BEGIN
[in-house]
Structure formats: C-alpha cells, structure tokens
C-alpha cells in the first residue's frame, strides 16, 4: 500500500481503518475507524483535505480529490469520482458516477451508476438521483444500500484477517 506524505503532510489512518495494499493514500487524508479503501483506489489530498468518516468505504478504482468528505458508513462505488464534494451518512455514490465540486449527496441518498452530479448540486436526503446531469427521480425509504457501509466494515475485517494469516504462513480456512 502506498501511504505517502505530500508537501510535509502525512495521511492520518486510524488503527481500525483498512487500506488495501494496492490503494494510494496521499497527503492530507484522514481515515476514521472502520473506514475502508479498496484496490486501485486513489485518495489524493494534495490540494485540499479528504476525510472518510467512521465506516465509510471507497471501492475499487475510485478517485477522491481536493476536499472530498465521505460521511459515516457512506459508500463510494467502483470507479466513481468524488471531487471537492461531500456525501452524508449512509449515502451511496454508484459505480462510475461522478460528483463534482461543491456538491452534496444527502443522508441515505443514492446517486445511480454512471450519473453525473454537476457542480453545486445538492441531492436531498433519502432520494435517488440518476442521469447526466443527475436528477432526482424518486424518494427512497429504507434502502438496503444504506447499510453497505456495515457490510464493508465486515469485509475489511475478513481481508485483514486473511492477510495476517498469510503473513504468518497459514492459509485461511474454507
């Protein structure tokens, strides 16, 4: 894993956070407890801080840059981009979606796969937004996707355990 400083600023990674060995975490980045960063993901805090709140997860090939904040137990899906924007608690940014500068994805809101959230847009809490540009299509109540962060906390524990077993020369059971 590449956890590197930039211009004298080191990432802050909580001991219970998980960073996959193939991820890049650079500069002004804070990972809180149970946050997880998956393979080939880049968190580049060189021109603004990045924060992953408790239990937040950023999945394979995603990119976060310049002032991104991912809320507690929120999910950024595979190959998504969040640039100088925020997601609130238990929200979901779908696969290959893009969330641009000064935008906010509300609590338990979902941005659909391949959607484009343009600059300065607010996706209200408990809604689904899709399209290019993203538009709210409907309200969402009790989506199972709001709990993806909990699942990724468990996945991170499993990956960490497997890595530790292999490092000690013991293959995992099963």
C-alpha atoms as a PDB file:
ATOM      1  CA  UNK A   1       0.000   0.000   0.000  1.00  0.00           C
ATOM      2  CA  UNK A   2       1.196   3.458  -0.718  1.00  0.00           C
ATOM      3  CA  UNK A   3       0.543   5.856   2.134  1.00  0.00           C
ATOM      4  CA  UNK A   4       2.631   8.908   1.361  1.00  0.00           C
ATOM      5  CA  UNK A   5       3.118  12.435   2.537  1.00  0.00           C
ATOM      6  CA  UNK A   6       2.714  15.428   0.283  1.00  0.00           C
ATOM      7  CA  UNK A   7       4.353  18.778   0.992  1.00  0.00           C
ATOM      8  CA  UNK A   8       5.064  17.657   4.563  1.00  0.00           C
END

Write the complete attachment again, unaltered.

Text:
[in-house]
Structure formats: C-alpha cells, structure tokens
C-alpha cells in the first residue's frame, strides 16, 4: 500500500481503518475507524483535505480529490469520482458516477451508476438521483444500500484477517 506524505503532510489512518495494499493514500487524508479503501483506489489530498468518516468505504478504482468528505458508513462505488464534494451518512455514490465540486449527496441518498452530479448540486436526503446531469427521480425509504457501509466494515475485517494469516504462513480456512 502506498501511504505517502505530500508537501510535509502525512495521511492520518486510524488503527481500525483498512487500506488495501494496492490503494494510494496521499497527503492530507484522514481515515476514521472502520473506514475502508479498496484496490486501485486513489485518495489524493494534495490540494485540499479528504476525510472518510467512521465506516465509510471507497471501492475499487475510485478517485477522491481536493476536499472530498465521505460521511459515516457512506459508500463510494467502483470507479466513481468524488471531487471537492461531500456525501452524508449512509449515502451511496454508484459505480462510475461522478460528483463534482461543491456538491452534496444527502443522508441515505443514492446517486445511480454512471450519473453525473454537476457542480453545486445538492441531492436531498433519502432520494435517488440518476442521469447526466443527475436528477432526482424518486424518494427512497429504507434502502438496503444504506447499510453497505456495515457490510464493508465486515469485509475489511475478513481481508485483514486473511492477510495476517498469510503473513504468518497459514492459509485461511474454507
């Protein structure tokens, strides 16, 4: 894993956070407890801080840059981009979606796969937004996707355990 400083600023990674060995975490980045960063993901805090709140997860090939904040137990899906924007608690940014500068994805809101959230847009809490540009299509109540962060906390524990077993020369059971 590449956890590197930039211009004298080191990432802050909580001991219970998980960073996959193939991820890049650079500069002004804070990972809180149970946050997880998956393979080939880049968190580049060189021109603004990045924060992953408790239990937040950023999945394979995603990119976060310049002032991104991912809320507690929120999910950024595979190959998504969040640039100088925020997601609130238990929200979901779908696969290959893009969330641009000064935008906010509300609590338990979902941005659909391949959607484009343009600059300065607010996706209200408990809604689904899709399209290019993203538009709210409907309200969402009790989506199972709001709990993806909990699942990724468990996945991170499993990956960490497997890595530790292999490092000690013991293959995992099963």
C-alpha atoms as a PDB file:
ATOM      1  CA  UNK A   1       0.000   0.000   0.000  1.00  0.00           C
ATOM      2  CA  UNK A   2       1.196   3.458  -0.718  1.00  0.00           C
ATOM      3  CA  UNK A   3       0.543   5.856   2.134  1.00  0.00           C
ATOM      4  CA  UNK A   4       2.631   8.908   1.361  1.00  0.00           C
ATOM      5  CA  UNK A   5       3.118  12.435   2.537  1.00  0.00           C
ATOM      6  CA  UNK A   6       2.714  15.428   0.283  1.00  0.00           C
ATOM      7  CA  UNK A   7       4.353  18.778   0.992  1.00  0.00           C
ATOM      8  CA  UNK A   8       5.064  17.657   4.563  1.00  0.00           C